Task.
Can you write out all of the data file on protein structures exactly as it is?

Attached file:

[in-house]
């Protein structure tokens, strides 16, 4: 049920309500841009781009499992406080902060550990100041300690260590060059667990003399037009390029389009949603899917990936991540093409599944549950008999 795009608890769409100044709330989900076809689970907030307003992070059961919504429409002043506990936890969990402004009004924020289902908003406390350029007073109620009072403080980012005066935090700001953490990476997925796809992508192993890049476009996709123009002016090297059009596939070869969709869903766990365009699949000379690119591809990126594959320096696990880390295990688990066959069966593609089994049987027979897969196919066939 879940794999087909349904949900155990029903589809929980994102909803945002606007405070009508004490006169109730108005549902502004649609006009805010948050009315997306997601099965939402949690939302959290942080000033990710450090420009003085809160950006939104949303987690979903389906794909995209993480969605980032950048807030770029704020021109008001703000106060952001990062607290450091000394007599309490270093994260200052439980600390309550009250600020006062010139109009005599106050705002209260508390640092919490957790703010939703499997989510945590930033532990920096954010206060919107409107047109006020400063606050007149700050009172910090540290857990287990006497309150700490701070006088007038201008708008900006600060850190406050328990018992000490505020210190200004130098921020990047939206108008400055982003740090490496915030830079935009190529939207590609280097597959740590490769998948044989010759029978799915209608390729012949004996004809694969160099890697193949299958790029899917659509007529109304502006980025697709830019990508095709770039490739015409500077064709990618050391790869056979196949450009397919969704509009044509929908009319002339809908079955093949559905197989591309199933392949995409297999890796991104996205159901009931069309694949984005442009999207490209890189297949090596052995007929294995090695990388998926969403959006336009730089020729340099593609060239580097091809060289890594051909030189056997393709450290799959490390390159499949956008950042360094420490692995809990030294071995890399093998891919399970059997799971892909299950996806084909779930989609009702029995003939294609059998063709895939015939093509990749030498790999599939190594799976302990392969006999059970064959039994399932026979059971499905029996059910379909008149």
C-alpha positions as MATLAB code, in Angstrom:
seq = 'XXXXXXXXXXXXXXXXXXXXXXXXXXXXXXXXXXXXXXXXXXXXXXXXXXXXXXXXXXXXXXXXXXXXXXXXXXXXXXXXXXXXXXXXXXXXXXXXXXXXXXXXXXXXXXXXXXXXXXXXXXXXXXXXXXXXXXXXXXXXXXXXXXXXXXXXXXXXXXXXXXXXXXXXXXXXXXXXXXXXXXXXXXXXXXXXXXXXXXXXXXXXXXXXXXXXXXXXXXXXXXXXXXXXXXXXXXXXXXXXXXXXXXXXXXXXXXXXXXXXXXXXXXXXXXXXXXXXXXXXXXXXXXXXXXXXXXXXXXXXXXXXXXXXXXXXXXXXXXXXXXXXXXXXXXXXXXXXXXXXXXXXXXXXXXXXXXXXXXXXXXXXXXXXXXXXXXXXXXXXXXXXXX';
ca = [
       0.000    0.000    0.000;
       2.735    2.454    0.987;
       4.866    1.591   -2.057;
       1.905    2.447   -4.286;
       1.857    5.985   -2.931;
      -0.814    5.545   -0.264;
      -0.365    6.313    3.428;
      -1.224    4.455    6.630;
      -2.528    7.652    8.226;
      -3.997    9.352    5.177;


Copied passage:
[in-house]
């Protein structure tokens, strides 16, 4: 049920309500841009781009499992406080902060550990100041300690260590060059667990003399037009390029389009949603899917990936991540093409599944549950008999 795009608890769409100044709330989900076809689970907030307003992070059961919504429409002043506990936890969990402004009004924020289902908003406390350029007073109620009072403080980012005066935090700001953490990476997925796809992508192993890049476009996709123009002016090297059009596939070869969709869903766990365009699949000379690119591809990126594959320096696990880390295990688990066959069966593609089994049987027979897969196919066939 879940794999087909349904949900155990029903589809929980994102909803945002606007405070009508004490006169109730108005549902502004649609006009805010948050009315997306997601099965939402949690939302959290942080000033990710450090420009003085809160950006939104949303987690979903389906794909995209993480969605980032950048807030770029704020021109008001703000106060952001990062607290450091000394007599309490270093994260200052439980600390309550009250600020006062010139109009005599106050705002209260508390640092919490957790703010939703499997989510945590930033532990920096954010206060919107409107047109006020400063606050007149700050009172910090540290857990287990006497309150700490701070006088007038201008708008900006600060850190406050328990018992000490505020210190200004130098921020990047939206108008400055982003740090490496915030830079935009190529939207590609280097597959740590490769998948044989010759029978799915209608390729012949004996004809694969160099890697193949299958790029899917659509007529109304502006980025697709830019990508095709770039490739015409500077064709990618050391790869056979196949450009397919969704509009044509929908009319002339809908079955093949559905197989591309199933392949995409297999890796991104996205159901009931069309694949984005442009999207490209890189297949090596052995007929294995090695990388998926969403959006336009730089020729340099593609060239580097091809060289890594051909030189056997393709450290799959490390390159499949956008950042360094420490692995809990030294071995890399093998891919399970059997799971892909299950996806084909779930989609009702029995003939294609059998063709895939015939093509990749030498790999599939190594799976302990392969006999059970064959039994399932026979059971499905029996059910379909008149």
C-alpha positions as MATLAB code, in Angstrom:
seq = 'XXXXXXXXXXXXXXXXXXXXXXXXXXXXXXXXXXXXXXXXXXXXXXXXXXXXXXXXXXXXXXXXXXXXXXXXXXXXXXXXXXXXXXXXXXXXXXXXXXXXXXXXXXXXXXXXXXXXXXXXXXXXXXXXXXXXXXXXXXXXXXXXXXXXXXXXXXXXXXXXXXXXXXXXXXXXXXXXXXXXXXXXXXXXXXXXXXXXXXXXXXXXXXXXXXXXXXXXXXXXXXXXXXXXXXXXXXXXXXXXXXXXXXXXXXXXXXXXXXXXXXXXXXXXXXXXXXXXXXXXXXXXXXXXXXXXXXXXXXXXXXXXXXXXXXXXXXXXXXXXXXXXXXXXXXXXXXXXXXXXXXXXXXXXXXXXXXXXXXXXXXXXXXXXXXXXXXXXXXXXXXXXXX';
ca = [
       0.000    0.000    0.000;
       2.735    2.454    0.987;
       4.866    1.591   -2.057;
       1.905    2.447   -4.286;
       1.857    5.985   -2.931;
      -0.814    5.545   -0.264;
      -0.365    6.313    3.428;
      -1.224    4.455    6.630;
      -2.528    7.652    8.226;
      -3.997    9.352    5.177;